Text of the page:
Why kids aren't getting summer jobs

A teenager fills out an application at a job fair in Queens, New York.

Story highlights

  • The U.S. has seen a precipitous decline in youth employment -- a 40% drop over the last 12 years
  • Kevin Johnson, Peter Scher: For young people of color, summer employment is a story of opportunity denied

Kevin Johnson is the mayor of Sacramento and president of the U.S. Conference of Mayors. Peter Scher is the executive vice president and head of corporate responsibility at JPMorgan Chase & Co. The opinions expressed in this commentary are solely those of the author.

(CNN)For generations of Americans, the summer job has been a gateway from youth into the adult world of work.

But for millions of our young people -- particularly young men and women of color in our cities -- summer employment is primarily a story of opportunity denied.
According to 2013 data, young white men were five times more likely to have summer employment than their low-income African American peers. This summer employment gap has far-reaching consequences for our country and must be addressed.
    Kevin Johnson
    Peter Scher
    There's a reason why many parents want their children to get summer jobs during college or even the last years of high school. Employment helps young people discover the satisfactions and responsibilities of work. The hard and soft skills they gain are important to enduring success down the road. In some cases, summer jobs help them discover career pathways. Even internships have become crucial resume-building tools.
    According to one analysis, for every year a teenager works, her income during her 20s rises 14 to 16%. Unfortunately, the United States has seen a precipitous decline in youth employment -- a 40% drop over just the last 12 years, according to one study. Another report found that in 2011 less than one-quarter of American teenagers held paid jobs over the course of the entire year.
    These trends are hitting low-income communities the hardest. Teens from families that earn less than $20,000 a year were nearly 20% less likely to be employed than teens with a family income of $60,000 or more.
    The lack of employment opportunity for lower-income young people and minorities is likely to have a profound effect on their adult years. In today's increasingly competitive and globalized economy, employers are demanding workers with specific skills and capabilities. However, our educational and training programs are simply not doing enough to equip job seekers with those skills.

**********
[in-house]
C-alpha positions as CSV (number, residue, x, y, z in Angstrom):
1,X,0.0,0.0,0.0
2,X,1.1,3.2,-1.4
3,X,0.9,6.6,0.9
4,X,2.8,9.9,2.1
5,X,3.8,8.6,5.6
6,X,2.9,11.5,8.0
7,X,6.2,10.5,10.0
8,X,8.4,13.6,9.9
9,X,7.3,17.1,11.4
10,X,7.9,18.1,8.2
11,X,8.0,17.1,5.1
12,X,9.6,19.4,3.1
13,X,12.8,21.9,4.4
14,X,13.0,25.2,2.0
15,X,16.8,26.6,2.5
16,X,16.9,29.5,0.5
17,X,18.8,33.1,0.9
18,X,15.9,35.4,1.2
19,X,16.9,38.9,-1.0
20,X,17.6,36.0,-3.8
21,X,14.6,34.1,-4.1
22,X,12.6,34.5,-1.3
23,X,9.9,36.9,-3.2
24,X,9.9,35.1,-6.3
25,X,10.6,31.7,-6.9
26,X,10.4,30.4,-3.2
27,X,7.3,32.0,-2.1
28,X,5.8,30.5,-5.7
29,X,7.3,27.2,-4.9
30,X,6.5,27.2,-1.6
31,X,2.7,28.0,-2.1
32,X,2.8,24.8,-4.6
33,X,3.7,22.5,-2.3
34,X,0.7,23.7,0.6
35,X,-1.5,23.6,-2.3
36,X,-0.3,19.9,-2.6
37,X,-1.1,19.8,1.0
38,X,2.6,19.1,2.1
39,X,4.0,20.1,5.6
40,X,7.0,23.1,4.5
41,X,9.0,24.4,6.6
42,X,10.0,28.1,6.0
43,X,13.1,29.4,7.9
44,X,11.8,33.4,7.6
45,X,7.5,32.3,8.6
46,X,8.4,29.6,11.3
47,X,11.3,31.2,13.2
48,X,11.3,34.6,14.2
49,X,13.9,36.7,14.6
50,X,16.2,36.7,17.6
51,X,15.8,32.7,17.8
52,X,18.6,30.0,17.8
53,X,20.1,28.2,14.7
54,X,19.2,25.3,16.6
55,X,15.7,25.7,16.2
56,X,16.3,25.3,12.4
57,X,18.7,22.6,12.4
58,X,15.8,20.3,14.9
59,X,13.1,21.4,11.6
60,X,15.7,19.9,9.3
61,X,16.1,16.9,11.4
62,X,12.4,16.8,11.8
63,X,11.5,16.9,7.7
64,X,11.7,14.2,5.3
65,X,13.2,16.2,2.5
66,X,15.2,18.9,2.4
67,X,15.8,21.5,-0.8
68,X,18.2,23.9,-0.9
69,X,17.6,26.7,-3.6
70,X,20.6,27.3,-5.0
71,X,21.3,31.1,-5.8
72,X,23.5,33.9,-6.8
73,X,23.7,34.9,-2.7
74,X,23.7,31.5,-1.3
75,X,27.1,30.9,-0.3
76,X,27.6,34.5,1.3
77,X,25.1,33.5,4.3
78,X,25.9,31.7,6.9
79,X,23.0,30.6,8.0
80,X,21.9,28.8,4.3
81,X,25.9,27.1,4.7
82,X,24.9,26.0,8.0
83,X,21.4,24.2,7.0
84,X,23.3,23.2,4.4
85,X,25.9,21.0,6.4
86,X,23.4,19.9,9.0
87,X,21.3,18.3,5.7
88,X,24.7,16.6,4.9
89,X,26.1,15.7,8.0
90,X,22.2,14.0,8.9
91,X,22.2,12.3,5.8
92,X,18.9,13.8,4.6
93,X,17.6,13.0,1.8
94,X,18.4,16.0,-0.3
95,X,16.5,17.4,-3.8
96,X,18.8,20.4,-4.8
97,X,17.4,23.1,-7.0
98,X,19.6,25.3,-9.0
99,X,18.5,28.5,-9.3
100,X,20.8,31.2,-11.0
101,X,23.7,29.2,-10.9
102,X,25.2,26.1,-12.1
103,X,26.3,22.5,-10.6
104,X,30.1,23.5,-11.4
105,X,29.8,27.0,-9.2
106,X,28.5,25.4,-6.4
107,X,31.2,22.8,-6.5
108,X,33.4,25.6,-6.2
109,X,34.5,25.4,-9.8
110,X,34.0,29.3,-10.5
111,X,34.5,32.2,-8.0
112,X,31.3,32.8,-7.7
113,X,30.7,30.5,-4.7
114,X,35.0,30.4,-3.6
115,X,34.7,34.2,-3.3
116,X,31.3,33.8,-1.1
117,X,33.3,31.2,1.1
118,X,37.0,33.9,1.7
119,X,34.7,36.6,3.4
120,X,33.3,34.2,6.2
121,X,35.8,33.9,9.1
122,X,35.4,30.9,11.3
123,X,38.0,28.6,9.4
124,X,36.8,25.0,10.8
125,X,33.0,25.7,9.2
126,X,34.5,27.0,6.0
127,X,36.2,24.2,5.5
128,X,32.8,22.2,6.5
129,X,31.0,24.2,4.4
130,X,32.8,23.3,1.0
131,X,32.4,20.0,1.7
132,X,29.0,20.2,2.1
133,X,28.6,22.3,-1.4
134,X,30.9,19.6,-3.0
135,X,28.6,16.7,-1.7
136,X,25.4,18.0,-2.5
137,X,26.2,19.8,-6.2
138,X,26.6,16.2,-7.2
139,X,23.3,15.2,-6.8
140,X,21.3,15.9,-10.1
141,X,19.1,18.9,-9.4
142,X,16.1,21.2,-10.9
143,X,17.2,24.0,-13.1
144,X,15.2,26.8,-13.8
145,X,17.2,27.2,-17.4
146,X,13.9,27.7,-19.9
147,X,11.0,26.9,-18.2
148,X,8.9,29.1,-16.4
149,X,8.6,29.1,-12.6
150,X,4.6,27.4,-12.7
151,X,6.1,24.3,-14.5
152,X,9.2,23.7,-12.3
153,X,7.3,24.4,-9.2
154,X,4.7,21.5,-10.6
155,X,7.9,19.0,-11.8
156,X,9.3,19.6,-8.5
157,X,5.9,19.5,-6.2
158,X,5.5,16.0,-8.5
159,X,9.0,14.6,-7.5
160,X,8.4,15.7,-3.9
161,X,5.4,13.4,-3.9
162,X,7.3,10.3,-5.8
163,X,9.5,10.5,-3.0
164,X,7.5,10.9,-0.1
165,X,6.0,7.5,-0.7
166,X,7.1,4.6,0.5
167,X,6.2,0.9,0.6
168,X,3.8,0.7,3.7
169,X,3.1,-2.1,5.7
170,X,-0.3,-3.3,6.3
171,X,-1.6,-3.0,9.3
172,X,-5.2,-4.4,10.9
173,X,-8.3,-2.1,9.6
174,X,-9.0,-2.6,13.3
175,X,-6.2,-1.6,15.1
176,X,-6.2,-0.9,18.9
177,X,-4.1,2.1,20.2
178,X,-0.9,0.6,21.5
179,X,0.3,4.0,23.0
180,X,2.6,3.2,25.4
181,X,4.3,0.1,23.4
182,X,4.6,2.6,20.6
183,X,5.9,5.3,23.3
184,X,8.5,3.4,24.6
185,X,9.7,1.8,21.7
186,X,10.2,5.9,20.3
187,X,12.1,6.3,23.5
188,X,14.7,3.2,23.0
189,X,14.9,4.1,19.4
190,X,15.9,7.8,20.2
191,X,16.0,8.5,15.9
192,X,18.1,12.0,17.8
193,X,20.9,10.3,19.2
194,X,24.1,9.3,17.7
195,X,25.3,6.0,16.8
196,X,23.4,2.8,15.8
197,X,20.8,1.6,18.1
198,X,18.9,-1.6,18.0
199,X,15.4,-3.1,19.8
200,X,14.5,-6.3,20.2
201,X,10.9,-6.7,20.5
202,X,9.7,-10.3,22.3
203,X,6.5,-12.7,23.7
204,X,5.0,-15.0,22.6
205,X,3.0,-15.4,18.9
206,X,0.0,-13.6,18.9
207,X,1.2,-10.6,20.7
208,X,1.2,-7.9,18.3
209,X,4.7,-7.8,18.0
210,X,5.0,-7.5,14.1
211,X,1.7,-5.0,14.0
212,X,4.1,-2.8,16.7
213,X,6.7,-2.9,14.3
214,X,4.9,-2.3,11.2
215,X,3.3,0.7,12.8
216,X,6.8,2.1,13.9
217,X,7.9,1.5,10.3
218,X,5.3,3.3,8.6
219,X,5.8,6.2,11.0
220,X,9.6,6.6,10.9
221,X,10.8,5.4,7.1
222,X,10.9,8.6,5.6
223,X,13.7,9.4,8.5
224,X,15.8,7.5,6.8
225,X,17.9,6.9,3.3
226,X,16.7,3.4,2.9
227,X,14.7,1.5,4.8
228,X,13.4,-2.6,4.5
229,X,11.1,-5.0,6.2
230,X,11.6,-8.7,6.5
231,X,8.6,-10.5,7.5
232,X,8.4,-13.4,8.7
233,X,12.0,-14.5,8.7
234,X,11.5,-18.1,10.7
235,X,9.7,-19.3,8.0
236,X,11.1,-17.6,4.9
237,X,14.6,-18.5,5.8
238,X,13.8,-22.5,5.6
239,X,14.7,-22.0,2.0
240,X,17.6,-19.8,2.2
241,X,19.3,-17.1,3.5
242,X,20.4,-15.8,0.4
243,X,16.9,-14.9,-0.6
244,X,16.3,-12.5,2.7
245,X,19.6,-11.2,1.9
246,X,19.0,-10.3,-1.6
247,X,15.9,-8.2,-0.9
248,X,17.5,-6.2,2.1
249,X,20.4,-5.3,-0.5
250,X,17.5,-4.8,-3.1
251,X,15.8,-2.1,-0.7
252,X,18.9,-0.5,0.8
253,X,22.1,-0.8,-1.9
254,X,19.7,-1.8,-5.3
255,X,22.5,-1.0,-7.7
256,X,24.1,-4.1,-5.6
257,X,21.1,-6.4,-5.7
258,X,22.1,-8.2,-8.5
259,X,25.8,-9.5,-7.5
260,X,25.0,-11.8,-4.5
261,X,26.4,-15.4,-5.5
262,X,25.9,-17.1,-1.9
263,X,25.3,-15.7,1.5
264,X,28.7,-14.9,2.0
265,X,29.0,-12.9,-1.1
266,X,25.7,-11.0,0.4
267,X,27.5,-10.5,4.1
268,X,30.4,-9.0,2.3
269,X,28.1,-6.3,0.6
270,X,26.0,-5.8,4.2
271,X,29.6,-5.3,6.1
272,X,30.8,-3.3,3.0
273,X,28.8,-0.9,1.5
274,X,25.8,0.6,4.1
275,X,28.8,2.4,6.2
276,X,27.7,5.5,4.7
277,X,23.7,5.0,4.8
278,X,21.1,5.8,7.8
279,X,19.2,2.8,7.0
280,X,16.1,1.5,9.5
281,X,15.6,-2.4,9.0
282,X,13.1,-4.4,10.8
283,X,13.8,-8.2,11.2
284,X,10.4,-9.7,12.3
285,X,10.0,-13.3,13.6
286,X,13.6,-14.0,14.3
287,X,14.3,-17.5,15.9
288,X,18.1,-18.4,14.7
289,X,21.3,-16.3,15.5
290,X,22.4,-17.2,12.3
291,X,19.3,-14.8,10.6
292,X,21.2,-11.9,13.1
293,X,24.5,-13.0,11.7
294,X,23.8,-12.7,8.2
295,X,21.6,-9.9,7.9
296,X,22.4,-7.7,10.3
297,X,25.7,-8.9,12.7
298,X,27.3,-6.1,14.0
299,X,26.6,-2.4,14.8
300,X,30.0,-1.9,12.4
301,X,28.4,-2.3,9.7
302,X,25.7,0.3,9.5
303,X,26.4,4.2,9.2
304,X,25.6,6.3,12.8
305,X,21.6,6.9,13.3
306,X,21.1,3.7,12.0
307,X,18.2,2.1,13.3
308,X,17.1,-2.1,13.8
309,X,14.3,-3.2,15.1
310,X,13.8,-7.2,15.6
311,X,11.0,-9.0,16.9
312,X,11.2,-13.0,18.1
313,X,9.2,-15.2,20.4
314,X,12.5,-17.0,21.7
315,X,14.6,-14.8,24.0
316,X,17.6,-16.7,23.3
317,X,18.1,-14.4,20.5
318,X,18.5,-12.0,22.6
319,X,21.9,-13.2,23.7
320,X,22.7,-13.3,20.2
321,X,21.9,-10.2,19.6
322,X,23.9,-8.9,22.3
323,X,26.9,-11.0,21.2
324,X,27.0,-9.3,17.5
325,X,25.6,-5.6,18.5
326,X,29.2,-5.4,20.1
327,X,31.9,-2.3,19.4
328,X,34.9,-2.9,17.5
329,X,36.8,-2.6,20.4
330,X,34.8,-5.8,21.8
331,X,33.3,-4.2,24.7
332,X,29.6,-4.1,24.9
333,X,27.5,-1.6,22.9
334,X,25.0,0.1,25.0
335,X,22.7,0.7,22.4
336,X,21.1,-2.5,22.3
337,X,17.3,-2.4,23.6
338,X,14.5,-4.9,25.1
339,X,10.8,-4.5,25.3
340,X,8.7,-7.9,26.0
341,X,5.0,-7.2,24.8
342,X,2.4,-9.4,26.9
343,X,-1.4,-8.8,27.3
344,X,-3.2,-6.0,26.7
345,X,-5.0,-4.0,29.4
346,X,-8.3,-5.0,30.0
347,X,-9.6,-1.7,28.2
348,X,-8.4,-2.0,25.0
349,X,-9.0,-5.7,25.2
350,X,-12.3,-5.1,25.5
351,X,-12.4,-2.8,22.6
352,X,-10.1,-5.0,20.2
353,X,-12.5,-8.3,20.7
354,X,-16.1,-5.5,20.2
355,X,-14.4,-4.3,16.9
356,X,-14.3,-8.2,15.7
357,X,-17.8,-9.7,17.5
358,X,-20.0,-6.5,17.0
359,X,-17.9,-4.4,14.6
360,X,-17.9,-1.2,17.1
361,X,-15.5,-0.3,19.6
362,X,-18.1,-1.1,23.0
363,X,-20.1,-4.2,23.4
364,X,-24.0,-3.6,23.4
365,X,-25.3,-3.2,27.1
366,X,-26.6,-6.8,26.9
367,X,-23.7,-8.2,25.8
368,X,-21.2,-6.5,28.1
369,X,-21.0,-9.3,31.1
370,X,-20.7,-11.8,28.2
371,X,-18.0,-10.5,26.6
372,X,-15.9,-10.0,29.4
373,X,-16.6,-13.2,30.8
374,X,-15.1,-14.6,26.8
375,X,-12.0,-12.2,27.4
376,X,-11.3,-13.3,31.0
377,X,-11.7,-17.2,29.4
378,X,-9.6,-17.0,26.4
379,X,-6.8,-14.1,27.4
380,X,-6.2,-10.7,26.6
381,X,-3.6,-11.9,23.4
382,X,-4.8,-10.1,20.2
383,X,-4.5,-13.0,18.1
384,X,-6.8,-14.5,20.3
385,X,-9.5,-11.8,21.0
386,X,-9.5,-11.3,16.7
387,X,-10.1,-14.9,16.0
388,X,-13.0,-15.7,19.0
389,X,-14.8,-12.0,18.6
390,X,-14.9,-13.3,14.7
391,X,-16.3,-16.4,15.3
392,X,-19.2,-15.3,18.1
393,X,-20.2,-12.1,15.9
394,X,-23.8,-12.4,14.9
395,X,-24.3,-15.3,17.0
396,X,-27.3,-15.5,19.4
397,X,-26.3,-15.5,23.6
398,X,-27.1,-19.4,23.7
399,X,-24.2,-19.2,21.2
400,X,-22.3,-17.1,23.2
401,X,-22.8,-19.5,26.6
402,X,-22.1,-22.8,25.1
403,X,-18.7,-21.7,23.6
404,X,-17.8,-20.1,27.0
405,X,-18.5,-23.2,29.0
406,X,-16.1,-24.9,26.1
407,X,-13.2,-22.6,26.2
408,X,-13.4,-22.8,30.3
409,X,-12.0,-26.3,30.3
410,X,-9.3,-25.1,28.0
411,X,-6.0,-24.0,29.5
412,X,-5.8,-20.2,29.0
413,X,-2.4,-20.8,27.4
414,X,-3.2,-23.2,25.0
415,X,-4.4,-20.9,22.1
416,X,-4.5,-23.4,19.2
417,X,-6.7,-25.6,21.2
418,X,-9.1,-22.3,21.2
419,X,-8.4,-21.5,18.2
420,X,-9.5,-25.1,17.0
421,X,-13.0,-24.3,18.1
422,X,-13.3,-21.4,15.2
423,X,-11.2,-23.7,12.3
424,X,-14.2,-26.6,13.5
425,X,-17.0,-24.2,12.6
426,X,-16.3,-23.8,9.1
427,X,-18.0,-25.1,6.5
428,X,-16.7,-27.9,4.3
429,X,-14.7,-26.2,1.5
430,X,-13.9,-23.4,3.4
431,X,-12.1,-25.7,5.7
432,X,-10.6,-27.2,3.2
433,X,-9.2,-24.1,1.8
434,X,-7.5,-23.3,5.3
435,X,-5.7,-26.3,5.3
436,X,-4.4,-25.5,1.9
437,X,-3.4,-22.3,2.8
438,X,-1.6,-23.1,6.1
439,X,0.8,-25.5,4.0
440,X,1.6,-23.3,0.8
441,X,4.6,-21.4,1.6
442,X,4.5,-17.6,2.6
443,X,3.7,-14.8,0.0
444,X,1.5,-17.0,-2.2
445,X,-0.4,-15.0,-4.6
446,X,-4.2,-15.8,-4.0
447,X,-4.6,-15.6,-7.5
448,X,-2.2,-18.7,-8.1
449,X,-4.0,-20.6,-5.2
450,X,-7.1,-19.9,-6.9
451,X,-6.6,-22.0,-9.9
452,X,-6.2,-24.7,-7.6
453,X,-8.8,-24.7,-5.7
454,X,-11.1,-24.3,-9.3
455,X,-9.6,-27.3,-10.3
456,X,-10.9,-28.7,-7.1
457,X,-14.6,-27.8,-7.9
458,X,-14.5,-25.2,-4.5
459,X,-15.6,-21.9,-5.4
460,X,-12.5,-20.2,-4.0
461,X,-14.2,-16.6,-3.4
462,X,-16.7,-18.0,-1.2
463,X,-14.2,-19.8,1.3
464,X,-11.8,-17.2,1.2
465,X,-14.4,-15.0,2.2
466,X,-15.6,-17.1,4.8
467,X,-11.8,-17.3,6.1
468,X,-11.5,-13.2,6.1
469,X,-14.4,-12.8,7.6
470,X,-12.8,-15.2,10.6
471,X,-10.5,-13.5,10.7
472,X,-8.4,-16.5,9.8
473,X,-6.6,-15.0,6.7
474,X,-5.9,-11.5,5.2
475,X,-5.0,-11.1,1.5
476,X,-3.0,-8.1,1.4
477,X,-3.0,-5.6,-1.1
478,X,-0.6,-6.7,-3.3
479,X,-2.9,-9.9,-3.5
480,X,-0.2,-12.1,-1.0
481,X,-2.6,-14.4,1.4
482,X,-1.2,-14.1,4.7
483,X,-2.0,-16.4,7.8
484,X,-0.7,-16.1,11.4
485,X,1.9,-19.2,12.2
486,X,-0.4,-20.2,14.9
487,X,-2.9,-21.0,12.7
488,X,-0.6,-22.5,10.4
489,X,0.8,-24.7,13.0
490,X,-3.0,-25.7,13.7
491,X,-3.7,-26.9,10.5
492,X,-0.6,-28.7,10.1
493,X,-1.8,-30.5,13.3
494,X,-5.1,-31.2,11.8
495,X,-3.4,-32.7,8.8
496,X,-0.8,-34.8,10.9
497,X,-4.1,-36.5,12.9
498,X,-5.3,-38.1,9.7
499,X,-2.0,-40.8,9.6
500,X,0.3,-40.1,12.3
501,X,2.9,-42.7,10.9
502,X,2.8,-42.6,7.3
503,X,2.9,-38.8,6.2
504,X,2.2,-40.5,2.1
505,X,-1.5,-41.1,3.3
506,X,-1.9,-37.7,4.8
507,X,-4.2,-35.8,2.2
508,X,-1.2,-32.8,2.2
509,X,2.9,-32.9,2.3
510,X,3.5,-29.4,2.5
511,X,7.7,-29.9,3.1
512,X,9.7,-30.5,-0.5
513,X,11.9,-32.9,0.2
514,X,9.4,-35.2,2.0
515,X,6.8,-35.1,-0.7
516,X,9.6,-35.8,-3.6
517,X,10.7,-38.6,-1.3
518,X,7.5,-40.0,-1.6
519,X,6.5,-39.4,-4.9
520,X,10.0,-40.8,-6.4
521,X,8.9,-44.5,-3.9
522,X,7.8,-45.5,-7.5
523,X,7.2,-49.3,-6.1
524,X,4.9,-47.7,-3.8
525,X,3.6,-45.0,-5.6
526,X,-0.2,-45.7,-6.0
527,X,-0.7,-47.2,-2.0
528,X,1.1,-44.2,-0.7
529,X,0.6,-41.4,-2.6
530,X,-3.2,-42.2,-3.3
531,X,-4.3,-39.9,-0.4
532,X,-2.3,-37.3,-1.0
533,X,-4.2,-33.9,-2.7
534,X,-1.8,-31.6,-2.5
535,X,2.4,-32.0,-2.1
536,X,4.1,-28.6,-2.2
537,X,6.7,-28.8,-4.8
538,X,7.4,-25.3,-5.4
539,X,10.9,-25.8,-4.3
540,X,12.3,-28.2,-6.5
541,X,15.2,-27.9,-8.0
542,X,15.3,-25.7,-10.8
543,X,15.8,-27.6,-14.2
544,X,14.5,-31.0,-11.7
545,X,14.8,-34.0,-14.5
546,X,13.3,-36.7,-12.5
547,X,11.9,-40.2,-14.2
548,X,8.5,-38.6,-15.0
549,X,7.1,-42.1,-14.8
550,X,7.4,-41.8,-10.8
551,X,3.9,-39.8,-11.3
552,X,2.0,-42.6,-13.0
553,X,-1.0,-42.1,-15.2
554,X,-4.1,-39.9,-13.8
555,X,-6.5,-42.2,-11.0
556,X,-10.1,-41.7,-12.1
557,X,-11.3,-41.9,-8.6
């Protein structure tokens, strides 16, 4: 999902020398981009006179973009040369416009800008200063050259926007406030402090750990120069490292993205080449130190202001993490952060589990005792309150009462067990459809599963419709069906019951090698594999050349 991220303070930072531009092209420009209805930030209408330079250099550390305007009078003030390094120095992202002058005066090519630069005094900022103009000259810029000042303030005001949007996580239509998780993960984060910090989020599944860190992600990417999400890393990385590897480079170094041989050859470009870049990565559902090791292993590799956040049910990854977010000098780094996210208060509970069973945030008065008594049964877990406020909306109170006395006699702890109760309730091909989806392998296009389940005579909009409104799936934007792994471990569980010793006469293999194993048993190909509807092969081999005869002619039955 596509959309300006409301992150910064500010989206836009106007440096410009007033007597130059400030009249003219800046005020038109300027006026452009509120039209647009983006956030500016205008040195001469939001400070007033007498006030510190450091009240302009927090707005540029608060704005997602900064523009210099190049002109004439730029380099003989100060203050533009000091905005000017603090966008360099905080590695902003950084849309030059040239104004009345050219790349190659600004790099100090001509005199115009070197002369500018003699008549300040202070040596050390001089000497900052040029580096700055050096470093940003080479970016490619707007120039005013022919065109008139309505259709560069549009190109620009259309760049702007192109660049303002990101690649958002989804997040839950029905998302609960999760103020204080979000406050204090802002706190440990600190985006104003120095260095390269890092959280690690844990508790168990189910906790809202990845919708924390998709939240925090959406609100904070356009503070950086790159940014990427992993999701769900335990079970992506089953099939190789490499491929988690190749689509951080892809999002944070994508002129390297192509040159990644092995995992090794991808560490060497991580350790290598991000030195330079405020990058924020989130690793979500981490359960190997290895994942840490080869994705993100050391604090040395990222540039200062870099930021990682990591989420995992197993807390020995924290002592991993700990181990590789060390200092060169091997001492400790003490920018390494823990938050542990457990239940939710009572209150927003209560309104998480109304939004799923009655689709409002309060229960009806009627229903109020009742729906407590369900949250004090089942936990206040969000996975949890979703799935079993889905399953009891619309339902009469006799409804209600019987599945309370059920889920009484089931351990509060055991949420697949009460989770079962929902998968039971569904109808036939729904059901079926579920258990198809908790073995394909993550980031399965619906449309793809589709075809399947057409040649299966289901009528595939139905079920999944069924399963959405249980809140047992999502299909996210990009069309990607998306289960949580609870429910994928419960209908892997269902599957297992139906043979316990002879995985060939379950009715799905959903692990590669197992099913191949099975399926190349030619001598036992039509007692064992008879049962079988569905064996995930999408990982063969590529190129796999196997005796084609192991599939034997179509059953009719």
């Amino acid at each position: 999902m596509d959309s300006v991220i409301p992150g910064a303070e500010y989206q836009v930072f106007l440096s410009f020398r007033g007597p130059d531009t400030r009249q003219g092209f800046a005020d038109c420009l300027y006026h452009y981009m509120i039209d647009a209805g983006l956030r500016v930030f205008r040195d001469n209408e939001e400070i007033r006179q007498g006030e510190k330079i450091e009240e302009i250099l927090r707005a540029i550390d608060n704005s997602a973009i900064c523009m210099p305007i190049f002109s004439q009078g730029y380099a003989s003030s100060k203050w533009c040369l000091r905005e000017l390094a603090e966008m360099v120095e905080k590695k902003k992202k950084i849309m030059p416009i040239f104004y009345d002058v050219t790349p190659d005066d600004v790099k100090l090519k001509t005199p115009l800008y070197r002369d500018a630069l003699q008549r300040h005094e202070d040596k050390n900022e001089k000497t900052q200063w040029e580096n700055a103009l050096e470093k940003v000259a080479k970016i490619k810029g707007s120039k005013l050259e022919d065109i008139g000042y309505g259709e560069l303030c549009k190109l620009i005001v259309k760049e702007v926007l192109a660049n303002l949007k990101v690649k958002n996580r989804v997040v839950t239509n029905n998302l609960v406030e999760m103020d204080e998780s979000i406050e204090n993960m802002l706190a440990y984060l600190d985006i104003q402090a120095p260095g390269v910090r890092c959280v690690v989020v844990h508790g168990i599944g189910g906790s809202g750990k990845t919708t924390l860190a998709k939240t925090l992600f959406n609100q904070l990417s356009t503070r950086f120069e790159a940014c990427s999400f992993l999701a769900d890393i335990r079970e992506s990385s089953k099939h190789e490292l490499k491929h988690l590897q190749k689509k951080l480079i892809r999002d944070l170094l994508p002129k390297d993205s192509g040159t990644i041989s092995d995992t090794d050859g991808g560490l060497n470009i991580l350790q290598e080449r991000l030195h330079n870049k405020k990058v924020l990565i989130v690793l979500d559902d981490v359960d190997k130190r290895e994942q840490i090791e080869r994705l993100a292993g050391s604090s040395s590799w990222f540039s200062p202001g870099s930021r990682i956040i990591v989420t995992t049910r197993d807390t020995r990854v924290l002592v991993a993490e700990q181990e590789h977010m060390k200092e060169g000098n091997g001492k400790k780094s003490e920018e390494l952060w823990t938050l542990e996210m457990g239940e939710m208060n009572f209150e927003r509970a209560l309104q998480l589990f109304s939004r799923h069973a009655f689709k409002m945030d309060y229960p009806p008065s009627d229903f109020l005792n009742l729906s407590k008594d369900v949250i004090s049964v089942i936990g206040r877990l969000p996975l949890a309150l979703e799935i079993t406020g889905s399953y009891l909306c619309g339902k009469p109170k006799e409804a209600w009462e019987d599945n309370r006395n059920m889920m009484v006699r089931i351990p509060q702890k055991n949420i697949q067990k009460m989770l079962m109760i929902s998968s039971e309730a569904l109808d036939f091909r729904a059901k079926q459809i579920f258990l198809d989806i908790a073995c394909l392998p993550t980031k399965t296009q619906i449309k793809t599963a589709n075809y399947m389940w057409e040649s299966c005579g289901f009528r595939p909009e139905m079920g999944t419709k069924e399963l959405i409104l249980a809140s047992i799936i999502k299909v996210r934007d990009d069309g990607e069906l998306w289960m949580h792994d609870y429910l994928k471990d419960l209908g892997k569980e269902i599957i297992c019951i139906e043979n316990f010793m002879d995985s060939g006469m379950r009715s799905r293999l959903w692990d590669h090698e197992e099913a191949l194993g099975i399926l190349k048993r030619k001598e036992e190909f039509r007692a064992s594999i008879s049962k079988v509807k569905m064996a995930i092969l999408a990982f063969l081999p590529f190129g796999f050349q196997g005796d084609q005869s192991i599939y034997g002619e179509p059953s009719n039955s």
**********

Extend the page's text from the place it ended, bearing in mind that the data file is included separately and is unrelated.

Recent estimates suggest that up to 4 million jobs in the United States stand unfilled and employers will continue to struggle to fill many of these positions until we increase the number of workers with the right skills. The youth unemployment crisis exacerbates this problem. There is no simple fix for this challenge. But we need to start by focusing on what works.
    First, more must be done to strengthen the infrastructure of summer youth programs. These programs need to be connected to each other and to private sector resources to ensure that they are preparing young people for today's jobs market. A framework for assessing and adhering to quality standards is key.
    Second, we need more private sector engagement. Companies of all sizes need to recognize that preparing the next generation of employees is both the right thing and smart thing to do. They can and should play a role in providing funding and hands-on support for public and non-profit training summer youth employment programs.
    Finally, we should develop more skills-based summer learning opportunities. Training programs don't fulfill their potential if they are providing either generalized skills or skills that don't correlate to job demand. Rather, program managers need to make sure these programs are structured to reflect the specific skill needs of the growing economic sectors in that community so young people can see the path that leads to a rewarding, well-paying job.
    The good news is that there are plenty of examples of successful programs across the country that can be emulated and scaled up. Last summer, Sacramento launched a coalition of hiring agencies to grow job opportunities for youth. The coalition strengthened individual programs run by leading businesses and nonprofits. Academic partners provided resume, interview and financial management training to further empower students. The program is now set to grow with new partners and a rapidly growing network of hiring companies.
    Similarly, last year JPMorgan Chase worked with local governments and nonprofit partners to support programs in 14 cities across the country from Jersey City to Seattle to create jobs for 50,000 teens and learning opportunities for another 50,000 young people.
    Strategic and well-resourced partnerships can turn the summer months into a period of growth and opportunity. We owe it to our young people and our entire country to make sure more summer youth employment programs are available that are integrated into our existing school year investments in education and training. It is time for government, business and nonprofits to turn summer from months where skills and learning atrophy to a time when our young people are put on the springboard to successful lives.
    Follow us on Twitter @CNNOpinion
    Read CNNOpinion's Flipboard magazine